What Makes Iodine Useful in the Garden?

Tincture of iodine makes you think of treating hurt knees or disinfecting wounds. As it happens, it is also a great measure against pests. If you are fighting disease called by micro-organisms preying in your garden, you definitely must find out why iodine should be used there and how exactly it ought to be used. Its great advantage is price – iodine is dirt cheap!

Iodine in the garden

Iodine is an indispensable element not only for people, but also for plants. They need it for maintaining basic life functions as well as a means of protection against bacteria and fungus. Unfortunately, our soil is very often low in this element. The soil in areas near the sea look much better in this respect.
We can supply plants with iodine using its tincture, which is a 3% solution of iodine in 90% ethanol, plus some potassium iodide.
Another source of iodine is Lugol’s solution which is a water solution of iodine and potassium iodide. Unfortunately, iodine evaporates very quickly so most formulations have to be made as you go.
But… iodine always works. No bacterium or fungus is capable of growing immune to iodine. In fact, no micro-organisms can do it.

Applying iodine tincture you can protect the roots of plants against rotting and you will nourish their seedlings. Iodine helps increase the yield and get rid of powdery mildew. Additionally, iodine participates in photosynthesis, breathing and nitrogen exchange. That is why it is essential that plants never run out of this element. Its shortage can lead to impaired immunity resulting in rotting of leaves and roots eventually exposing the plants to a variety of diseases.

What kind of soil is rich in iodine?

Natural iodine is present in fertile black soils, usually close to the coast or on plains. If the soil is too acidic, then iodine accumulates in lower layers of the ground and therefore becomes inaccessible for plants. It is difficult to visually assess the iodine content, so it is recommended that plants receive some iodine fertilisation as a preventive measure.

How to use iodine in the garden?

To support growth and to strengthen plants

Iodine tincture can be added while watering seedlings, which will stimulate their growth and supply them with the additional support to endure unfavourable weather conditions and disease. Use iodine while planting tomatoes, peppers, cabbage, aubergines or cucumbers.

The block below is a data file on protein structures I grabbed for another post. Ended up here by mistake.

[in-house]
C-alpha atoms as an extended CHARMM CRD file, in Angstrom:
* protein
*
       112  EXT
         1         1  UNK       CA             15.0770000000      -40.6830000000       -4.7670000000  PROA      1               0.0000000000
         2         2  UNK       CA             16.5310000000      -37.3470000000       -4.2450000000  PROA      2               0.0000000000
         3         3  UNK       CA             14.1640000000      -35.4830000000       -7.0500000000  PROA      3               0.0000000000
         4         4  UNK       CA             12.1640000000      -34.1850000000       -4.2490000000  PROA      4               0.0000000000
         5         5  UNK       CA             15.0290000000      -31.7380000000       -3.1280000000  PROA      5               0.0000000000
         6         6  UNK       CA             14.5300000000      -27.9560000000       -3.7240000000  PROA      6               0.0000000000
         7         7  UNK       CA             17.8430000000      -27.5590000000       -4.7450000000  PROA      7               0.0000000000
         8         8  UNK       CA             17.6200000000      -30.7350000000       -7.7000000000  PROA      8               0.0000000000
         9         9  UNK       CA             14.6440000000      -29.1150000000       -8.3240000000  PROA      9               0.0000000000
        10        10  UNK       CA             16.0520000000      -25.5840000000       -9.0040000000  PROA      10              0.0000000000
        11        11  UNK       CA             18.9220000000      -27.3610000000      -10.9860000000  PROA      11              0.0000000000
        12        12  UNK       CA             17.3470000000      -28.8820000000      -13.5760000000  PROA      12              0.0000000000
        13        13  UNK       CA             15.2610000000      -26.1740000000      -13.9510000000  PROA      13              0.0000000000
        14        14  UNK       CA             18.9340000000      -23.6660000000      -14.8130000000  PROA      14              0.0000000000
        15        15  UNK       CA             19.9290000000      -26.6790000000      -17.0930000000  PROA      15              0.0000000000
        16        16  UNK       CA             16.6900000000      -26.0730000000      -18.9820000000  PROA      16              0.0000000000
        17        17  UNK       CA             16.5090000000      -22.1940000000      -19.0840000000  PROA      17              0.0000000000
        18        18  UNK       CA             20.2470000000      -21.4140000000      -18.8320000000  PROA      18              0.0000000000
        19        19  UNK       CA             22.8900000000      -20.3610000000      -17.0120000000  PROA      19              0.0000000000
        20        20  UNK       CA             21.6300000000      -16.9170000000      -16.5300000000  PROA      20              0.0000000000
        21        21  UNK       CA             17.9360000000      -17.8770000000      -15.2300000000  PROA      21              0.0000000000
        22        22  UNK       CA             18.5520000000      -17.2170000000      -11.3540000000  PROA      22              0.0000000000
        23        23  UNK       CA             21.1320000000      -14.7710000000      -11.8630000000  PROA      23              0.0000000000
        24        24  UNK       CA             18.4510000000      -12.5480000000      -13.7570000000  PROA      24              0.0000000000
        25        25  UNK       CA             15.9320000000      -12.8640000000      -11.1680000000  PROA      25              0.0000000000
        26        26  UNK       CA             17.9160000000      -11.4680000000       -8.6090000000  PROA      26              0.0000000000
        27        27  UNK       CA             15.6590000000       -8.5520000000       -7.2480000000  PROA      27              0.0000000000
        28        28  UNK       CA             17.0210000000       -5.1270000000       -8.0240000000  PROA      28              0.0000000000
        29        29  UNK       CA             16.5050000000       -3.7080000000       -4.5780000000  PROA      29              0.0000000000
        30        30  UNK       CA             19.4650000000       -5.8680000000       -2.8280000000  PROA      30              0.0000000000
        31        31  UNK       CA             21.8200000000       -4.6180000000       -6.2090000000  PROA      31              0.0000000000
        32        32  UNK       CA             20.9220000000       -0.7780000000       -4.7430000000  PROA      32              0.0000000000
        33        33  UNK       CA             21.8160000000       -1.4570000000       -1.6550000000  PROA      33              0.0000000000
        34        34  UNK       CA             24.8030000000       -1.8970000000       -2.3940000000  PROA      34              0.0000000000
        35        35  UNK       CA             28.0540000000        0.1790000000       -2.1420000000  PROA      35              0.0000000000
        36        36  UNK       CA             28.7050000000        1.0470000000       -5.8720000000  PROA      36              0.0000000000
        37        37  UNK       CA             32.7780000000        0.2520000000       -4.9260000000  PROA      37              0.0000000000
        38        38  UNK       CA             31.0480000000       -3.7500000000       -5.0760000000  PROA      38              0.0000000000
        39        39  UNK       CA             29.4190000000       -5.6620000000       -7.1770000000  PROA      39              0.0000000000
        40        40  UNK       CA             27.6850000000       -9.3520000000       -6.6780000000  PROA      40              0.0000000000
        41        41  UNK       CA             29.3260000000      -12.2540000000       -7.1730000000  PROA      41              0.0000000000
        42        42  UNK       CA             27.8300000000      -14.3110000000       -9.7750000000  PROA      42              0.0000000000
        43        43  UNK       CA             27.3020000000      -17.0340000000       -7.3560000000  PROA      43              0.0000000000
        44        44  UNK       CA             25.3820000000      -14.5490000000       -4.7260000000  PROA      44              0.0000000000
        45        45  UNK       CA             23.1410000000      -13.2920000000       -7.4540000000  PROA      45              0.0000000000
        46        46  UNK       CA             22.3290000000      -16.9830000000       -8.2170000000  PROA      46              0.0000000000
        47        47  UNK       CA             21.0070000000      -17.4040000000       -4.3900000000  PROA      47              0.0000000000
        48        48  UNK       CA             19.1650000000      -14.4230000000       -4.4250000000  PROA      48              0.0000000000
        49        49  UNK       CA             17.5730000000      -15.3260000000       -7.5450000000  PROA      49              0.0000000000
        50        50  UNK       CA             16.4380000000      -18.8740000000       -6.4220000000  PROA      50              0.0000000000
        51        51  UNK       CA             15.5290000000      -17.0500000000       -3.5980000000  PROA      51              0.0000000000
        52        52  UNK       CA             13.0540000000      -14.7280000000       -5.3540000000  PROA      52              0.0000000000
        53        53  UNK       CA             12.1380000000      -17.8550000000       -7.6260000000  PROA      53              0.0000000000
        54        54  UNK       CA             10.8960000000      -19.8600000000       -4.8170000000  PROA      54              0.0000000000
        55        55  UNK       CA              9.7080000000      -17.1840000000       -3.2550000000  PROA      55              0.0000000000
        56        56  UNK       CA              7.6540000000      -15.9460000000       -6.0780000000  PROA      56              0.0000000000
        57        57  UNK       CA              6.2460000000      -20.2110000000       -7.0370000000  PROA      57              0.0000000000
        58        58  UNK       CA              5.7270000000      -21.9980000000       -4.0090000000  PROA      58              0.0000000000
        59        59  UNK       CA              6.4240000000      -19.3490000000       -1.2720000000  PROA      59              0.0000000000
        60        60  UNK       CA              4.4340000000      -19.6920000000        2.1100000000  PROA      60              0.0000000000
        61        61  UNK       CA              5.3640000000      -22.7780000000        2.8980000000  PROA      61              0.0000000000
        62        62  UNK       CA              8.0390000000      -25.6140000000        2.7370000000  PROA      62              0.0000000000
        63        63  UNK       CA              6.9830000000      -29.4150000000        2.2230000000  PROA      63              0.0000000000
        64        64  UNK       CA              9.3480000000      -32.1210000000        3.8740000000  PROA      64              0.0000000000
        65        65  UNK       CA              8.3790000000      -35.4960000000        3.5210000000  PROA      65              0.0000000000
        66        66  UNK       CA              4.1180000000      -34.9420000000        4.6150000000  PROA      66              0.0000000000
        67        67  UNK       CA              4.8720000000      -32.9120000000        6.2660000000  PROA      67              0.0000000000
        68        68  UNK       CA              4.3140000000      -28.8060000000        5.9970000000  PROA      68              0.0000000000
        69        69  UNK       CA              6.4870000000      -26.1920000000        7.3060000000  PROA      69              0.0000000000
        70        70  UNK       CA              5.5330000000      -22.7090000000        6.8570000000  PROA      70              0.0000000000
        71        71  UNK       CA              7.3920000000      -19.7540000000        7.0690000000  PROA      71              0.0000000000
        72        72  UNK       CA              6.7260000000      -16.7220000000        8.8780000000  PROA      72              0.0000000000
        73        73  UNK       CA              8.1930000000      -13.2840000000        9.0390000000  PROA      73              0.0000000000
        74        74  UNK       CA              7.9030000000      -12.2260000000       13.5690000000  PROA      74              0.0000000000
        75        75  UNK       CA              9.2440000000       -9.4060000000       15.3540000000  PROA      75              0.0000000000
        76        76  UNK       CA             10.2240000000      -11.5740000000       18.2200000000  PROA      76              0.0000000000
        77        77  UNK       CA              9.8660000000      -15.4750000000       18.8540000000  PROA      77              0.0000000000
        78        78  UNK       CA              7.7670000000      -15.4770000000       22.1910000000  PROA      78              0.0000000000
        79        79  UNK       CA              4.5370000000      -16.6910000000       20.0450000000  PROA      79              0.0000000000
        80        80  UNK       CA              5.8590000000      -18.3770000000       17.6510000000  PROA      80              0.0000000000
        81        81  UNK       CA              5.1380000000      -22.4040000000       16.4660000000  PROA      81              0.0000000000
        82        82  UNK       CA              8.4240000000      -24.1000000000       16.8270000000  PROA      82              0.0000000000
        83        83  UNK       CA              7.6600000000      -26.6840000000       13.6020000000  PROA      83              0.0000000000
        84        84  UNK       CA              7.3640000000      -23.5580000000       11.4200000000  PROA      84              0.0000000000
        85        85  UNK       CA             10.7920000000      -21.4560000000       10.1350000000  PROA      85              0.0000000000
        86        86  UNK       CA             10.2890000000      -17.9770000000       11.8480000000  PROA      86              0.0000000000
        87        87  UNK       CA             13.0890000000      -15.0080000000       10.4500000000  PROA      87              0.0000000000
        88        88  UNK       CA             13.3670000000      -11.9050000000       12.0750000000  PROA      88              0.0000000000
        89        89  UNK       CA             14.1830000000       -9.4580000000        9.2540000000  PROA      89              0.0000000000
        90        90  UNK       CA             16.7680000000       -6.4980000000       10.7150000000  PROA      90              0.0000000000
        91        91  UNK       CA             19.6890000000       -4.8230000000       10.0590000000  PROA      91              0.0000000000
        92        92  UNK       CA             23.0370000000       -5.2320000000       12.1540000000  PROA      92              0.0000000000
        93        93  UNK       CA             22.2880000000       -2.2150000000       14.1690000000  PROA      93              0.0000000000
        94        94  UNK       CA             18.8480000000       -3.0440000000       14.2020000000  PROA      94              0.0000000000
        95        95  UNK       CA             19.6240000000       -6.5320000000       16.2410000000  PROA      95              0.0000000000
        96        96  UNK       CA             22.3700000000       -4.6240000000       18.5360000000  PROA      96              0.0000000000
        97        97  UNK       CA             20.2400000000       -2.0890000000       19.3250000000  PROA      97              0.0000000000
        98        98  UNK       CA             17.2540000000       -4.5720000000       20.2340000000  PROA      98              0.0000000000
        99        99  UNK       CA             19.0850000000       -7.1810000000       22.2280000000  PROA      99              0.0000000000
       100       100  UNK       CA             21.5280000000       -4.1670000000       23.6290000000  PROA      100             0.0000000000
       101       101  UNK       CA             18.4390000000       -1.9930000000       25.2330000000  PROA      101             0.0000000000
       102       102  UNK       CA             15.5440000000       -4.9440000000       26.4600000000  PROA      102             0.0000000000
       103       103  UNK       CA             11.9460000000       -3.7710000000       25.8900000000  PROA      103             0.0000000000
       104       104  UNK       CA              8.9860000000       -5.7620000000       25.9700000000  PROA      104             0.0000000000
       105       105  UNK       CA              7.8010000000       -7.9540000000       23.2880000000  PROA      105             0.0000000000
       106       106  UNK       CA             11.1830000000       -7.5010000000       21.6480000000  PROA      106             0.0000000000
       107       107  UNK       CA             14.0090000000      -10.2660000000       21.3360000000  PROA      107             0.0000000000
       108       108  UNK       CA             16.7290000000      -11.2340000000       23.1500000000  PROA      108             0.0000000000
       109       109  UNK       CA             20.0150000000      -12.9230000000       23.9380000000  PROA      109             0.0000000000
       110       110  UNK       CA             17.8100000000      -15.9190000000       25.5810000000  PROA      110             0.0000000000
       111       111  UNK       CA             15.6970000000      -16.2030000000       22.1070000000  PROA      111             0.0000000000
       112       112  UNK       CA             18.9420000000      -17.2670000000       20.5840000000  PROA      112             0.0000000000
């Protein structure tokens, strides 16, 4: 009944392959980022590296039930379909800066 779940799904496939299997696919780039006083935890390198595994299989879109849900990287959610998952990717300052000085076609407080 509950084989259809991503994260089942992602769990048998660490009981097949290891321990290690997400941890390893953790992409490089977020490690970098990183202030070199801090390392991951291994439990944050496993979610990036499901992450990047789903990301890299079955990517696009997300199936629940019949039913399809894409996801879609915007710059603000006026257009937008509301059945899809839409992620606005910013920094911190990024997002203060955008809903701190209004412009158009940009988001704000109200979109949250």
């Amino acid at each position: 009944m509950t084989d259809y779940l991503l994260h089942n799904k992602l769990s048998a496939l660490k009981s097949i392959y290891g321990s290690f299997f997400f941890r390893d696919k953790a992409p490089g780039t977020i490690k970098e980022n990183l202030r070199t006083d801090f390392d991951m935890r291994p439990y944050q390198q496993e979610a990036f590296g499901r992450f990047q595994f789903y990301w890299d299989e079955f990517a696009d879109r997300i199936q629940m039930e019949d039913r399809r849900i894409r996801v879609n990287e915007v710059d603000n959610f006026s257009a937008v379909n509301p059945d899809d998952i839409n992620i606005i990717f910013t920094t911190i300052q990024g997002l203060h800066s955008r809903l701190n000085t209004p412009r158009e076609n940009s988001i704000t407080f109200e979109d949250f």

How to use iodine tincture

Dissolve 1 – 2 drops of iodine in 3.5 litres of water stirring it well. Use the solution to water plant. Be careful not to spill it over the leaves and stalks, because even a moderate dose of iodine can burn the delicate parts of plants.

Iodine against powdery mildew

Powdery mildew is a nightmare of thousands of gardeners. They look high and low for an effective way of getting rid of it. It attacks currants, tomatoes, gooseberry, cucumbers pumpkins as well as roses and peonies. To fight it, dissolve a millilitre of iodine tincture in 9 litres of water, with a bit of washing-up liquid and liquid soap, as well as a litre of skimmed milk. Then pour the mixture into a spray bottle and apply on affected plants.

Iodine vs other pests

If it is not powdery mildew that is the problem, then dissolve 20 ml of iodine tincture in 10 litres of water. Pour approximately a litre under each shrub. Remember to do it in the evening. If the plants (for example potatoes or tomatoes) were infected and you see brown stains on the leaves, while the fruits begin to rot, use 15 drops of iodine tincture and 10 litres of water with a litre of skimmed milk. Spray this mixture over your plants two or three times a month.

Iodine tincture as a fertiliser for potted plants

Dissolve 40 drops of iodine tincture in 10 litres of water. Pour it under the roots of cucumbers, tomatoes, cabbage or peppers. Water them with this mixture every three – four weeks.
Apart from its garden applications, iodine can be used for potted plants. If their roots are weak, pour down the pot wall a small amount of iodine tincture dissolved in water. Remember to use it only with humid soil.

Some gardeners shared a formula based on starch and iodine tincture which is even more effective in the fight against tomato blight.
Half a litre of water
A teaspoonful of potato starch
Rainwater (for appropriate pH)
3 ml of 10% vinegar
2 ml of iodine tincture
Dissolve a teaspoonful of potato starch in half a glass of water stirring it well. The rest, that is 1.5 glasses of water, needs to be boiled. After boiling it pour the starchy solution and keep stirring it while it’s boiling for about a minute.
Pour a quarter of litre of rainwater into a 1-litre bottle. Add 100 ml of boiled starch and add 5 ml of 6% vinegar or 3 ml of 10%vinegar. Mix the starch with the water and vinegar. Then add 2 ml of iodine tincture and rainwater to get a litre of the preparation. Mix it well. If it doesn’t spray well, add a few drops of washing-up liquid.

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